During the presentation of Orie Melvin's case, the defense called three witnesses, including the woman's brother, her third-eldest child and a Franciscan priest.
When it was her turn to speak, Orie Melvin faced the gallery to look at her children, saying that the most important job she'd ever had was being a mother to her five daughters and one son.
"I have always prided myself on being a role model to my children," she said. "I'm sorry for the loss, pain and suffering you have endured for the last five years."
Later, Judge Nauhaus returned back to that statement.
"You have damaged your family," he said. "They have to live with this. What kind of role model are you? These are felonies. This isn't a parking ticket. Your children's mother is a convicted felon."
He chastised her for failing to accept responsibility for her actions, even though she submitted a letter of resignation to the governor effective May 1.
"I honestly believe, in your heart of hearts, you don't believe you did anything wrong," Judge Nauhaus said.
As to the defense argument at trial that Orie Melvin did taxpayers a favor by not taking a car allowance or accepting pay raises, Judge Nauhaus called it nothing more than "political showboating."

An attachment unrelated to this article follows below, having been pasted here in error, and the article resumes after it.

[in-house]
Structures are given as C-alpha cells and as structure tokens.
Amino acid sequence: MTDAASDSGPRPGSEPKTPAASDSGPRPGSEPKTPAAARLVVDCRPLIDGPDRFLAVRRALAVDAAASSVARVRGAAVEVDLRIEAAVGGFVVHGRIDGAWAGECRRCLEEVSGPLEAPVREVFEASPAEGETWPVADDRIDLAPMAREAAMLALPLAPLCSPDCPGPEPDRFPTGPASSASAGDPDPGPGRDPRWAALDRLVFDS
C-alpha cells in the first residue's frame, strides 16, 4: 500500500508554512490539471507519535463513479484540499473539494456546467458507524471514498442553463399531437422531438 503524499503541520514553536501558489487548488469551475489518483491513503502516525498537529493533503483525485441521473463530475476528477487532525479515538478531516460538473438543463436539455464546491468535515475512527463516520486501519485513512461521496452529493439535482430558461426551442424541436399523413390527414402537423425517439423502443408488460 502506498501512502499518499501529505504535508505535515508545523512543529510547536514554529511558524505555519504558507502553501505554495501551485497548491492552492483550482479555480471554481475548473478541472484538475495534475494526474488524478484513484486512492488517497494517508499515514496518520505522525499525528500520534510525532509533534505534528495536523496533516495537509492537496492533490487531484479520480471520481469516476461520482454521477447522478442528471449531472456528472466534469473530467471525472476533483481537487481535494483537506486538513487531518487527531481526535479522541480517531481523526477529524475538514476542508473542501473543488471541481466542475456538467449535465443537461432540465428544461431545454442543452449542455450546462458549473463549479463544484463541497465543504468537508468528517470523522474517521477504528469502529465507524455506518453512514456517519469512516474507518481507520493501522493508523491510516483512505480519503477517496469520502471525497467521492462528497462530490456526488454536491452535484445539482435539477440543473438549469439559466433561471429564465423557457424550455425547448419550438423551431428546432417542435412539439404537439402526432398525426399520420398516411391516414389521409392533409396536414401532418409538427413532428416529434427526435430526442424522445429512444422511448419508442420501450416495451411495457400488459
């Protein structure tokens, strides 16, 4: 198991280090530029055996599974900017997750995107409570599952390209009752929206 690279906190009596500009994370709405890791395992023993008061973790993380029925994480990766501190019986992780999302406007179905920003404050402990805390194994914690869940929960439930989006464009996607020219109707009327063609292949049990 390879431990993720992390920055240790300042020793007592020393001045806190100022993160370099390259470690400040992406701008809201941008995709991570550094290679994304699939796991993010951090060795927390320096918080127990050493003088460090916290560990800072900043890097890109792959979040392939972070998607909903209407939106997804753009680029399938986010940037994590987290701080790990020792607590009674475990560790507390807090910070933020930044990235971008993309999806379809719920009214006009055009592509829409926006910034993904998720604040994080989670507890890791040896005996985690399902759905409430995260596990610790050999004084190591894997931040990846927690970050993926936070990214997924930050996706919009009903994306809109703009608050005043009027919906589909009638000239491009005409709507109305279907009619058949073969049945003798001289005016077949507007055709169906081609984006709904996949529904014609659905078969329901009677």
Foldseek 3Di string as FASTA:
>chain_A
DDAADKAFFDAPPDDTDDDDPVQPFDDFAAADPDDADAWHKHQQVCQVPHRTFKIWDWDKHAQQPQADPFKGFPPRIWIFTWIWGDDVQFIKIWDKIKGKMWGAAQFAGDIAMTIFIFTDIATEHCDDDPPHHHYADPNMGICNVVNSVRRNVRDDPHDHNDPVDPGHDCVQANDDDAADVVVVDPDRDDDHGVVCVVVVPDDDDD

During the sentencing hearing, Judge Nauhaus had a representative from the state adult probation office explain electronic monitoring to those in the courtroom. He noted that the defendant is confined to the house -- not the porch or yard -- and said that if there is a violation, his office is notified immediately.
After the sentencing, Orie Melvin's husband, Greg Melvin, attacked Judge Nauhaus and Judge Jeffrey A. Manning, who presided over the trials of Jane Orie.
"These two are the most corrupt judges in Allegheny County" he said. "They kept the truth out."
Mr. Melvin, executive vice president and chief investment officer of investment firm C.S. McKee, said that Judge Manning declared a mistrial in the first trial of Jane and Janine Orie because he had heard that the jury was going to find them not guilty.
"He knew it wasn't going well and that's why he declared a mistrial."
Mr. Melvin questioned the testimony of a key witness in the case, Jamie Pavlot, regarding a phone call she said she received instructing her to remove documents from the then-senator's office.
"The records say the phone call never happened," he said.
He also accused the Allegheny County district attorney's office of doctoring the documents that led to a forgery charge in Jane Orie's case.
District Attorney Stephen A. Zappala Jr. said in a release: "Personal attacks are routine in public corruption prosecutions, I accept that. Both convicted felons, Melvin and Orie, manufactured their story and personal attacks only after it was clear that their crimes had been reported to then-Pennsylvania Attorney General Tom Corbett's office."
He said that her failure to apologize "reflects the arrogance of which Judge Nauhaus spoke so forcefully."
George Parry, a former state and federal prosecutor in Philadelphia, called it creative sentencing, but said that the requirement to send the photograph and apology to other judges was "over the top."
"This woman has lost her position on the court. She has had to surrender her law license. Her fall has been repeated all throughout the commonwealth," Mr. Parry said. "I would think that would be enough degradation and humiliation for anyone."
Paula Reed Ward: firstname.lastname@example.org or 412-263-2620. First Published May 7, 2013 3:45 PM